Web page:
The 5–4–3–2–1 Coping Technique For Anxiety
Feeling anxious? Try grounding yourself with this easy and innovative practice.
After a trauma, it’s normal to experience flashbacks, anxiety, and other uncomfortable symptoms. Grounding techniques help control these symptoms by turning attention away from thoughts, memories, or worries, and refocusing on the present moment.
Anxiety can be debilitating. It's surprisingly common for people to become overwhelmed, have trouble breathing, and lose their grounding. We hear the phrase “find your ground” quite a lot. But what does this statement mean, and how can people re-gound themselves once again? The 5, 4, 3, 2, 1 technique addresses this challenge.
First, let’s explore the definition. Grounding yourself is the process of balancing your physical, emotional, mental, and energy state and reconnecting them.
Grounding techniques help control these symptoms by turning attention away from thoughts, memories, or worries, and refocusing on the present moment. In this article, you will learn four powerful grounding techniques for managing the symptoms of trauma.
The 5, 4, 3, 2, 1 Technique
The purpose of the exercise is to slow down, be still for a moment where ever you are. Take in the details of your surroundings using each of your senses. Strive to notice small details that your mind would usually tune out, such as distant sounds or the texture of an ordinary object.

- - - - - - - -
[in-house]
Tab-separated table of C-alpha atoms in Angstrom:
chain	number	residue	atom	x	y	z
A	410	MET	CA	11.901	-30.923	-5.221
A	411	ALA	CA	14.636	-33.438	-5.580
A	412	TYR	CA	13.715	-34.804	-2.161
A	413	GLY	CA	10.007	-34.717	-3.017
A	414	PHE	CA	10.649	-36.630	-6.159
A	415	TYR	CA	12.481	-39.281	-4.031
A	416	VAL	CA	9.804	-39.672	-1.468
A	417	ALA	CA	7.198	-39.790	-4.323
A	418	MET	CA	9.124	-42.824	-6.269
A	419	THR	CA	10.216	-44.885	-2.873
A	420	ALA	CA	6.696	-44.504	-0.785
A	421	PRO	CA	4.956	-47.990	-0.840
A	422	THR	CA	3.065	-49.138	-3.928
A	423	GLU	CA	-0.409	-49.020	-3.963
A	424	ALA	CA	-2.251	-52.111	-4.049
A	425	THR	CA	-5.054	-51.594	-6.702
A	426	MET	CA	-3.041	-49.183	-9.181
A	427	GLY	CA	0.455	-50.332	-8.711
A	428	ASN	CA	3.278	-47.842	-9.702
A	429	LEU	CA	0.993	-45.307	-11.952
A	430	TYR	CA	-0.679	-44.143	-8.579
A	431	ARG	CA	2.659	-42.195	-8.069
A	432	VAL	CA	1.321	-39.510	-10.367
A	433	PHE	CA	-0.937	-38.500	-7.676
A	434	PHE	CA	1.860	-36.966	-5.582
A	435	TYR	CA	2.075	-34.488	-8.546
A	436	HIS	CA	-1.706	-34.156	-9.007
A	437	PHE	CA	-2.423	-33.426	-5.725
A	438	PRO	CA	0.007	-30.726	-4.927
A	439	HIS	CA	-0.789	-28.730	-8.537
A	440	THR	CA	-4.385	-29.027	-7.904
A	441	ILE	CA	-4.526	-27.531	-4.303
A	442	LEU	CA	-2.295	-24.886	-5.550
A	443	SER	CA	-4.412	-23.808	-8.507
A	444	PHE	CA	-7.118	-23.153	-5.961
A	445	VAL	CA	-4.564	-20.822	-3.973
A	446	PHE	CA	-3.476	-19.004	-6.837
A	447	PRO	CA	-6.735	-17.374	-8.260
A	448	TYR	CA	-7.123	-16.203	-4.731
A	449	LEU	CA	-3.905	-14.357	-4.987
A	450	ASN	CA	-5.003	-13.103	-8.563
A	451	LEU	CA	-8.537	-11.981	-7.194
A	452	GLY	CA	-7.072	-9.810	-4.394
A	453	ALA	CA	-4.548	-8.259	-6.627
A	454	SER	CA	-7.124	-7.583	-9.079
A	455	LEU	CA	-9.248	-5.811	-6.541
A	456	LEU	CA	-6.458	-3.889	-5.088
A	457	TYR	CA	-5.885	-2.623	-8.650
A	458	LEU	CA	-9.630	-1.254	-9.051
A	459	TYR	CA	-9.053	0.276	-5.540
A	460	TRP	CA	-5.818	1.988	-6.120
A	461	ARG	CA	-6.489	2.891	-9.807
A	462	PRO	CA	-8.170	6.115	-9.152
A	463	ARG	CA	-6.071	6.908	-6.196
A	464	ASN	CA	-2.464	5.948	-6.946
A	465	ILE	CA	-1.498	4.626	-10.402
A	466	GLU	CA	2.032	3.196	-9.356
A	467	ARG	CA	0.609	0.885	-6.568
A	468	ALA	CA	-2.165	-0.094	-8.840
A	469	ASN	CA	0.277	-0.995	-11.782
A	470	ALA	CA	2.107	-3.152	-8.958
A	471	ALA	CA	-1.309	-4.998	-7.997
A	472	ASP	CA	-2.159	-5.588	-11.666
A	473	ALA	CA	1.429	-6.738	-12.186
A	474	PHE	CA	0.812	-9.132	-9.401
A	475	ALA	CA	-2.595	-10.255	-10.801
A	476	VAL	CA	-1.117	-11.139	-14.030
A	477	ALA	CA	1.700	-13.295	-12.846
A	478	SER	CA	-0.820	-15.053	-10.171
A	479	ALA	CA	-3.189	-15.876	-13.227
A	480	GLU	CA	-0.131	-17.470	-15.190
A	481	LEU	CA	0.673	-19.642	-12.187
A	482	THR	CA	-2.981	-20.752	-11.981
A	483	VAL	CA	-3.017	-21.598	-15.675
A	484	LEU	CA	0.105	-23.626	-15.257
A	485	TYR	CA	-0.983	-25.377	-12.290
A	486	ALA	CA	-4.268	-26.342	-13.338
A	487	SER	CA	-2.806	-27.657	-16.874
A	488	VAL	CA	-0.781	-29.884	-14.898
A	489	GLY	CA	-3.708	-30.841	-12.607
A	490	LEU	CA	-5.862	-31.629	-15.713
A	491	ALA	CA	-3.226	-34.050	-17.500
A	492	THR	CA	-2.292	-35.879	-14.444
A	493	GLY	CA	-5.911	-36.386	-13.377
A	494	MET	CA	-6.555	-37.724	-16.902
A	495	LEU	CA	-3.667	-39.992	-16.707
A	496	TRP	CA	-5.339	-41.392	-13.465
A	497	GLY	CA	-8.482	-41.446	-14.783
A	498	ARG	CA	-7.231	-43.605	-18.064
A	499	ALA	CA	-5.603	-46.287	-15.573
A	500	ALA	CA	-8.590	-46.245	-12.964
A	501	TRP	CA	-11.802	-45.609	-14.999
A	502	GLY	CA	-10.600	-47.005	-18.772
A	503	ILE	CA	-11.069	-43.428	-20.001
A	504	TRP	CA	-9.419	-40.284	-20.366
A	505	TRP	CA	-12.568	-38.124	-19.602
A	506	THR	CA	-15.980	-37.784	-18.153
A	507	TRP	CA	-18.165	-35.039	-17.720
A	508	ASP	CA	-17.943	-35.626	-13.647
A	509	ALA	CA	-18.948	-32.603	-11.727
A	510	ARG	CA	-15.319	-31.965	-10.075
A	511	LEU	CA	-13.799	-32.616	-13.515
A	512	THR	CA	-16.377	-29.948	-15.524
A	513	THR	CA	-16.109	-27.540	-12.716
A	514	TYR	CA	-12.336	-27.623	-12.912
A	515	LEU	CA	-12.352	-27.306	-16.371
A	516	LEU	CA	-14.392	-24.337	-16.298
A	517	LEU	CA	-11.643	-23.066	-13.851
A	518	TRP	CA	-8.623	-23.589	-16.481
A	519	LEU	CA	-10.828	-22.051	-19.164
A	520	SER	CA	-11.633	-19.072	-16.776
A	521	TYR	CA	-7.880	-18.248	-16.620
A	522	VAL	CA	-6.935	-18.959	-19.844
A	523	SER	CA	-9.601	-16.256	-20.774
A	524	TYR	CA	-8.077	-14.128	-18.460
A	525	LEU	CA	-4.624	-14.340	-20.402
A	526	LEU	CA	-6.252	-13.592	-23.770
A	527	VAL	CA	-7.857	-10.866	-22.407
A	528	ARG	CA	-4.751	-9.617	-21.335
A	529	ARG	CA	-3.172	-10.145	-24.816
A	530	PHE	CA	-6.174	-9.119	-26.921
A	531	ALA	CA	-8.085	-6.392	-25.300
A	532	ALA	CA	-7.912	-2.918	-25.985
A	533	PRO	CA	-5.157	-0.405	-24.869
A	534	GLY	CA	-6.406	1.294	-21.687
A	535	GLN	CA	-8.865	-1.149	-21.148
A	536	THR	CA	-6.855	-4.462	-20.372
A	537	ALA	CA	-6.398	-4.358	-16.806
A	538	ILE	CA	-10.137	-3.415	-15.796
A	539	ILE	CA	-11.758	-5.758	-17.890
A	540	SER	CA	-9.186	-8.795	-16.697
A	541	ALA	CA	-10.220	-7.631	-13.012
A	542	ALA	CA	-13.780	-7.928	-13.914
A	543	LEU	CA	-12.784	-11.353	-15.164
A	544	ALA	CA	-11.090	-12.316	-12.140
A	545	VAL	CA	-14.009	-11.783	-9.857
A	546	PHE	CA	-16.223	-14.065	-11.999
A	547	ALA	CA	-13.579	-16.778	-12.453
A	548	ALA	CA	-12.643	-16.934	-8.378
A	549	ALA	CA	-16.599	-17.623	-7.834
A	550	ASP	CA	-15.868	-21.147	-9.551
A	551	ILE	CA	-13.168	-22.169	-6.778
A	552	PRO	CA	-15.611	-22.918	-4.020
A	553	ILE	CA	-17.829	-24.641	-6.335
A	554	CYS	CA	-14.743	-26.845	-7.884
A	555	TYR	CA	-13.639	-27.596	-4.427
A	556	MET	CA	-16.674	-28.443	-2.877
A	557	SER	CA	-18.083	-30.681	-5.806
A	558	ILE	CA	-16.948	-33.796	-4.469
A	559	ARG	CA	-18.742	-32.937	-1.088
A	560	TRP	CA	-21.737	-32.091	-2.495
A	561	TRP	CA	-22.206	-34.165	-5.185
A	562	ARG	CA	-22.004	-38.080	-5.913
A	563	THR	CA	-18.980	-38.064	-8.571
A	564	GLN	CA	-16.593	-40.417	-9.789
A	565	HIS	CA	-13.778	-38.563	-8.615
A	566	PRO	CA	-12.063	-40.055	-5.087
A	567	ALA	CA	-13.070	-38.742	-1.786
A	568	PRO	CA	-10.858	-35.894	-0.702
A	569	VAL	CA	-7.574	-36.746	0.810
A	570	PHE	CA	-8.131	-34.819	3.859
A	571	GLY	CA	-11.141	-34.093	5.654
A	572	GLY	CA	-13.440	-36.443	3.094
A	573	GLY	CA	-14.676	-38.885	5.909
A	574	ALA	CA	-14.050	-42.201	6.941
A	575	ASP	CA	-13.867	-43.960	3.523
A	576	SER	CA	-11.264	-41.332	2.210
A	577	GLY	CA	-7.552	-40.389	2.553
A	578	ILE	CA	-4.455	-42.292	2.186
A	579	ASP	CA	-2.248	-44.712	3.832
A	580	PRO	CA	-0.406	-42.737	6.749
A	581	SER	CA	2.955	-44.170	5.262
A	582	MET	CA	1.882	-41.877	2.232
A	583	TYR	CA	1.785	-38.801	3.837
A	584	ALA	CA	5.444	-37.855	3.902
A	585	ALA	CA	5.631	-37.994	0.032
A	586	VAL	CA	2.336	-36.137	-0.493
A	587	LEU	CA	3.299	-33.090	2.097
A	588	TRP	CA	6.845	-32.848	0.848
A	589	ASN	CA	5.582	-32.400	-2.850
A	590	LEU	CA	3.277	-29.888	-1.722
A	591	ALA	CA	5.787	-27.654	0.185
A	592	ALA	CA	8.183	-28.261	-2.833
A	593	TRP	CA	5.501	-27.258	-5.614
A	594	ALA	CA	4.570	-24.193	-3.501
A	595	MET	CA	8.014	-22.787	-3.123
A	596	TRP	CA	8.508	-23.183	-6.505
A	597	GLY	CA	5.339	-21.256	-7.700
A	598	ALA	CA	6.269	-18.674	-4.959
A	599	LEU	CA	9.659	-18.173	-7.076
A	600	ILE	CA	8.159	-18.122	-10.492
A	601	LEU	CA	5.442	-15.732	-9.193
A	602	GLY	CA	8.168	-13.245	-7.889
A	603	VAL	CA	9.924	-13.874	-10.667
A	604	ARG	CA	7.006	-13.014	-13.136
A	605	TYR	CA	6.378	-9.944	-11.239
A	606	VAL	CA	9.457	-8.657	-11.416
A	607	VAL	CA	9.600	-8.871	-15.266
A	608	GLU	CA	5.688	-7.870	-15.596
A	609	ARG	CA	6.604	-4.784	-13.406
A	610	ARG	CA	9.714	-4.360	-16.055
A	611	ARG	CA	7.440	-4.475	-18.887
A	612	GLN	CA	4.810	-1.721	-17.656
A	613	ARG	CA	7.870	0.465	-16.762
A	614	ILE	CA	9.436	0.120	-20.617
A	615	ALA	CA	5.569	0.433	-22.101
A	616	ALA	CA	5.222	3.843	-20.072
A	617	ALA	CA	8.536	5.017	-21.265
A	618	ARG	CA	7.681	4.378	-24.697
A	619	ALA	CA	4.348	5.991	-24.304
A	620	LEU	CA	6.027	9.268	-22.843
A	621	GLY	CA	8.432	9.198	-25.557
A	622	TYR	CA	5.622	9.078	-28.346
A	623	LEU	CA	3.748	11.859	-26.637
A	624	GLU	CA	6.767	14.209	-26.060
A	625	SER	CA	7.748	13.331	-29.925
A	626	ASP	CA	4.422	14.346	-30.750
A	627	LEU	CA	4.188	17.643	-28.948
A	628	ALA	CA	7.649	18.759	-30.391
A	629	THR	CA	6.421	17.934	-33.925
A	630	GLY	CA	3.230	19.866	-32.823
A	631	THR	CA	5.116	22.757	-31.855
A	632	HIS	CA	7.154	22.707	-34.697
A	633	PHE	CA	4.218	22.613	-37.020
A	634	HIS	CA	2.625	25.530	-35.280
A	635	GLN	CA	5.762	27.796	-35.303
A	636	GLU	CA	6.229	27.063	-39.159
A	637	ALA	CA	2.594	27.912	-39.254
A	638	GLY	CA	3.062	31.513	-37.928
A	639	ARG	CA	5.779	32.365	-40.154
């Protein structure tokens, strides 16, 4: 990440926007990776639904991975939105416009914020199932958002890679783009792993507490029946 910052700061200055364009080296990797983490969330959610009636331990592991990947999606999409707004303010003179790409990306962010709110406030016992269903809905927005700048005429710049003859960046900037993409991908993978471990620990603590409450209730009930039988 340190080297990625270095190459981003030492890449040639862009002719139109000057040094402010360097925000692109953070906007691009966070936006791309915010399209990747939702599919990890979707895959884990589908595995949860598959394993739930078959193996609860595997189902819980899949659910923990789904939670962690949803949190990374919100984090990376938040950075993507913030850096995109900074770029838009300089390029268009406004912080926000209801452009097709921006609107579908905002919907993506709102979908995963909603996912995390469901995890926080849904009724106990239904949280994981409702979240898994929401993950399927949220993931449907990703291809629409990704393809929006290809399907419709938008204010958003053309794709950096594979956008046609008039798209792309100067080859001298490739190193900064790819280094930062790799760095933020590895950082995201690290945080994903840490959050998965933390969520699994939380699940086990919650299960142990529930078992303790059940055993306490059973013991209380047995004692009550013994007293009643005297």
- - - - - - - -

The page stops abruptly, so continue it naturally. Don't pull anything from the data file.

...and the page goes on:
5: Acknowledge FIVE things you see around you.
4: Acknowledge FOUR things you can touch around you.
3: Acknowledge THREE things you can hear.
2: Acknowledge TWO things you can smell.
1: Acknowledge ONE thing you can taste. Taste is sometimes hard to identify; you can substitute this by thinking of your favourite thing to taste.
Here is a memorable chart if you’re seeking an easy graphic to print, tape, and remind yourself of the practice.
Once you practice each of the five senses, notice whether you feel integrated and a part of your environment? Did you notice something you haven’t before? What was the experience like for you?
The next time you feel anxious, like you’re walking on uneven ground, remember the
5-4-3-2-1 exercise and refocus your attention to the ‘here and now, becoming present in your environment.